Thyroid dysfunction tied to poor development in children with iodine excess
In children with chronic excessive exposure to iodine, thyroid dysfunction is associated with impaired development, a recent study shows.
“The high iodine intake may have caused the thyroid dysfunction and hence the delayed developmental status; however, other influential factors cannot be excluded,” said the researchers.
The study included 298 children (median age 31.4 months; 52.3 percent female), in whom urinary iodine concentrations (UIC) were measured. None of the participants were taking thyroid hormones or had known thyroid disease.
The third edition of the ages and stages questionnaire (ASQ-3) was used to evaluate child development. Thyroid function was assessed using concentrations of the thyroid hormones serum thyrotropin (TSH), free thyroxin and free triiodothyronine.
The median UIC in the cohort was 451.6 µg/L, while the median ASQ-3 score was 180 with scores ranging from 45 to 270.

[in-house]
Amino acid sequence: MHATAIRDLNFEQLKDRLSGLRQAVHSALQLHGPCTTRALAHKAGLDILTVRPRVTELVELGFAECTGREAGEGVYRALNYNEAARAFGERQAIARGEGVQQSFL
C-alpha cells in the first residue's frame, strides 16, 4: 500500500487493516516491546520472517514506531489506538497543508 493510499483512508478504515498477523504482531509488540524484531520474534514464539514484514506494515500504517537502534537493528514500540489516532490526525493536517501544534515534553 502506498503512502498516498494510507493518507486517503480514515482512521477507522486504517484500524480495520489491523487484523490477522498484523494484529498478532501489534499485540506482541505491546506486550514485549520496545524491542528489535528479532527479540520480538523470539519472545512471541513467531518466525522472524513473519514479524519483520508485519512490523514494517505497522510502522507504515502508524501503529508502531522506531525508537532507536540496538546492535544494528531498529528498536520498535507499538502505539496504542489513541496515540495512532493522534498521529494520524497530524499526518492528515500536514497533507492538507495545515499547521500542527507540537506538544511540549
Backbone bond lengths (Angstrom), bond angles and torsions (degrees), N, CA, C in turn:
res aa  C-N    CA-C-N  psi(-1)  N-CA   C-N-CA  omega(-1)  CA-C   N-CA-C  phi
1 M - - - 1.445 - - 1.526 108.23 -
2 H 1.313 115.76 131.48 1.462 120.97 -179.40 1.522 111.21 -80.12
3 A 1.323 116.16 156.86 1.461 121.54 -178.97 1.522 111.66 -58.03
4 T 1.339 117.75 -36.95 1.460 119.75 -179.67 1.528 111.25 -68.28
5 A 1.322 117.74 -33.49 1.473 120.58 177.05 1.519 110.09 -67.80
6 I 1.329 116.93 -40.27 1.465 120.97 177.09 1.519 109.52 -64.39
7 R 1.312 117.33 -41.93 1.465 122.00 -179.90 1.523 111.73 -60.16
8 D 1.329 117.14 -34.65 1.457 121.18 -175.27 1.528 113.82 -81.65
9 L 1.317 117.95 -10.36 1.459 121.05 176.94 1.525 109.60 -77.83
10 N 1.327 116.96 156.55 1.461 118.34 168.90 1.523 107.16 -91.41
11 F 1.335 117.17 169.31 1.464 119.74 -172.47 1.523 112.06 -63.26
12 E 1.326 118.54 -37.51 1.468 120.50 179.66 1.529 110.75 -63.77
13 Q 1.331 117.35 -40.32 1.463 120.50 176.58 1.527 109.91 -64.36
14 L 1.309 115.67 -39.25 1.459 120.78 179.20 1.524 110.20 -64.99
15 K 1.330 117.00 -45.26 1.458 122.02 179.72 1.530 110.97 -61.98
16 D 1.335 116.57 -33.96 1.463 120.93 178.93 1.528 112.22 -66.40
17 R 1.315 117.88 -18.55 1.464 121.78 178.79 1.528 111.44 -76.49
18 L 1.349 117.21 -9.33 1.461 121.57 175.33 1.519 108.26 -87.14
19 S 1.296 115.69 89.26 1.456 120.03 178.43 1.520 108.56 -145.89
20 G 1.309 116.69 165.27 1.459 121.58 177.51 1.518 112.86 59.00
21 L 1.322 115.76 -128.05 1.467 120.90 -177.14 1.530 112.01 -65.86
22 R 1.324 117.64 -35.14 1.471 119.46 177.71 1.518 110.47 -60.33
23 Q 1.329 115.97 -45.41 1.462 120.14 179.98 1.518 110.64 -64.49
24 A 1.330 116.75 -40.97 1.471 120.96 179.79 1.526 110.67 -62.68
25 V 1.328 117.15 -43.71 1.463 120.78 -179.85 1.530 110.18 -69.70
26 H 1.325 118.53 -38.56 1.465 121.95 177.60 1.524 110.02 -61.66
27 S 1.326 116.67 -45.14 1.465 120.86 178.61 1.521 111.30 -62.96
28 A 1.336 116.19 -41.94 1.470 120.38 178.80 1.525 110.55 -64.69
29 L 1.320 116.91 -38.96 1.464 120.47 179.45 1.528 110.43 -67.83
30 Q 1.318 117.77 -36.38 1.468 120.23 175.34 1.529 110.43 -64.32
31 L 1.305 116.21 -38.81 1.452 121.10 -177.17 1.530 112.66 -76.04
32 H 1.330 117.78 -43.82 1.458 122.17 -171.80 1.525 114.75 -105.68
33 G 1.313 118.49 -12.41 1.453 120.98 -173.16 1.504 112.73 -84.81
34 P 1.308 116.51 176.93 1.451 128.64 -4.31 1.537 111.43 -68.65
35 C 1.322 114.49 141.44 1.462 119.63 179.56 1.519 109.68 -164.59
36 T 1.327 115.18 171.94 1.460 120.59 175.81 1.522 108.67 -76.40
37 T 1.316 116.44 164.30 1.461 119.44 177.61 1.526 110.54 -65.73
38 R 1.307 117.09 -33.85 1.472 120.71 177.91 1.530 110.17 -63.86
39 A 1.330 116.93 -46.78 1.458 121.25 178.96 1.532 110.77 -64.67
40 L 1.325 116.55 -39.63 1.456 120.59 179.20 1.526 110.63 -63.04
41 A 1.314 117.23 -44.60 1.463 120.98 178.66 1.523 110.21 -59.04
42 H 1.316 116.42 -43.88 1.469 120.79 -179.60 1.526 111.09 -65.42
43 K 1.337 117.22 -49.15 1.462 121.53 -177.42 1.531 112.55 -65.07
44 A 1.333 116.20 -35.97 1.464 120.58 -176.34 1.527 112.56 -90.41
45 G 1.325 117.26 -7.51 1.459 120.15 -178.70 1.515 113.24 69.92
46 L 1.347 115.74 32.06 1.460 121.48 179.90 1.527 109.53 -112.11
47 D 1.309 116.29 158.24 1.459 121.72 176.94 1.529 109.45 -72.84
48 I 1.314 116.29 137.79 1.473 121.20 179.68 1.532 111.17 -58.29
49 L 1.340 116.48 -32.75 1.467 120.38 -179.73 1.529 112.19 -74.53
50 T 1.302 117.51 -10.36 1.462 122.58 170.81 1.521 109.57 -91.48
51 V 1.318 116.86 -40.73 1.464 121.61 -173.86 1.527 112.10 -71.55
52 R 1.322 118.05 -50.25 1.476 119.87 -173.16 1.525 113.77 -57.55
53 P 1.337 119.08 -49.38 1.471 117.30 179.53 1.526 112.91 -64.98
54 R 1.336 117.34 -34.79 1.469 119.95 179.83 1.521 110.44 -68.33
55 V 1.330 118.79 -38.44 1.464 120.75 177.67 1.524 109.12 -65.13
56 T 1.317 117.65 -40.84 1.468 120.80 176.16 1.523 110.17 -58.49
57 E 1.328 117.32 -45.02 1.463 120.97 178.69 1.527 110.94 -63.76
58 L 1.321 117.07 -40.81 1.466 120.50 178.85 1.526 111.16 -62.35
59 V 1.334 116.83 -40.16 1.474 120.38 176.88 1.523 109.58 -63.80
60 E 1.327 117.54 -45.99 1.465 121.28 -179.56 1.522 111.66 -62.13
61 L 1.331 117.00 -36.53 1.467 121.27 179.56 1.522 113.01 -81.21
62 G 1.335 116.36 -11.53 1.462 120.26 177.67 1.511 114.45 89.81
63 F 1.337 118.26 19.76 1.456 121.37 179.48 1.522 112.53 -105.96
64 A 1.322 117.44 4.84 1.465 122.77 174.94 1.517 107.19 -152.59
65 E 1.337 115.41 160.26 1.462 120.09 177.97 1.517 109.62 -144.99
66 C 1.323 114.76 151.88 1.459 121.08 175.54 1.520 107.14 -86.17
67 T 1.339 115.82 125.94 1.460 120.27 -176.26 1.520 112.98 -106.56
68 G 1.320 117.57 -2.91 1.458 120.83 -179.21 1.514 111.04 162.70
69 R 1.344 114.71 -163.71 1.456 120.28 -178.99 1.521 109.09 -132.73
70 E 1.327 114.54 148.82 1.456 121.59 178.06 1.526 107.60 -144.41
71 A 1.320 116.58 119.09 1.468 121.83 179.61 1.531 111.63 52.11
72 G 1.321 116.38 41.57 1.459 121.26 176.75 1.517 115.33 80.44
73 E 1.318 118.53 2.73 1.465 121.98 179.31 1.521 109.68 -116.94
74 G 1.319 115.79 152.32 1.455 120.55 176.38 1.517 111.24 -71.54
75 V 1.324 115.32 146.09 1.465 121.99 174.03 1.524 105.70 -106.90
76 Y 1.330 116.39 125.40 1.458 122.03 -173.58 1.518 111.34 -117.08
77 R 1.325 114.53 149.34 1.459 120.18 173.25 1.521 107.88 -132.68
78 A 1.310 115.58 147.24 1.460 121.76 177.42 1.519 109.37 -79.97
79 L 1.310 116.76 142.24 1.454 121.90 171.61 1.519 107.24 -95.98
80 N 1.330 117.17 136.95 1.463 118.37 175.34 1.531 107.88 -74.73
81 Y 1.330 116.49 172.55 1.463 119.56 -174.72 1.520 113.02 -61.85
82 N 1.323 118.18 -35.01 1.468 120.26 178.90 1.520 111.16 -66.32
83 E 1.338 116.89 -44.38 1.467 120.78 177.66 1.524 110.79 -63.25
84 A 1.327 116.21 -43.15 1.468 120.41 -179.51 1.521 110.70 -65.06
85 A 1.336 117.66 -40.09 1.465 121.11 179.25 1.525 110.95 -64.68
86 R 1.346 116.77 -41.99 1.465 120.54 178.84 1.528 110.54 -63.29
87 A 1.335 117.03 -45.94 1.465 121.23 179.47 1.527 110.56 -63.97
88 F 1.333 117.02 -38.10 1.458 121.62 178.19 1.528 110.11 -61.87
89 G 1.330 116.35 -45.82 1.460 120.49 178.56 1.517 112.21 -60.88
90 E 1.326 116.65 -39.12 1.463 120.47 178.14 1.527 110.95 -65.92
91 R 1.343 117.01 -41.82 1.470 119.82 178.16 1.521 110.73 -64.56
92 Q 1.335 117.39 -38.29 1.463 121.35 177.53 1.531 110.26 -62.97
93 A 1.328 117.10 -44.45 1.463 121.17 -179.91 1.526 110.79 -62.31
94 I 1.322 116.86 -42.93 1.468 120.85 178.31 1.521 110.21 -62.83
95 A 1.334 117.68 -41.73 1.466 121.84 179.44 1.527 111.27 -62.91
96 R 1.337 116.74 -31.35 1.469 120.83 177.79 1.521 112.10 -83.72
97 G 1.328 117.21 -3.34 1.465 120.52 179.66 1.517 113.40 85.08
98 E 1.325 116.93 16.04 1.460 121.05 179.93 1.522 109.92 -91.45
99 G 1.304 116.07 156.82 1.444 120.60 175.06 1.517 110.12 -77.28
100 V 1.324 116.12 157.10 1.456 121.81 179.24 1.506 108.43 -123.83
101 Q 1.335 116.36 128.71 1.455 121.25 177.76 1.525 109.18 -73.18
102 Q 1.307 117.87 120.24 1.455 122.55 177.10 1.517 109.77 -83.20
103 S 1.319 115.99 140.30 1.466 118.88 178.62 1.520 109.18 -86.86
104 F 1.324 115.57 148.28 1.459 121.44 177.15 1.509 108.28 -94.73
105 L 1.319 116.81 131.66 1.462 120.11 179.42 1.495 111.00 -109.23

In the unadjusted models, thyroid disturbance (odds ratio [OR], 0.49; 95 percent CI, 0.25 to 0.95; p<0.05) and having TSH levels outside the reference (OR, 0.40; 0.19 to 0.88; p<0.05) significantly reduced the chances of being in the top two tertiles of ASQ-3 scores. The respective associations were attenuated after adjusting for potential confounders (OR, 0.51; 0.25 to 1.02; p=0.058 and OR, 0.48; 0.22 to 1.08; p=0.075).
Because the general motor subscale of the ASQ-3 was found to have poor discriminatory ability, the researchers repeated the above analysis excluding this domain. Results showed that thyroid disturbance (OR, 0.46; 0.23 to 0.93; p<0.05) and having TSH concentrations outside the reference (OR, 0.42; 0.19 to 0.94; p<0.05) were significantly associated with lower chances of being in the top two tertiles of ASQ-3 scores, even in the adjusted models.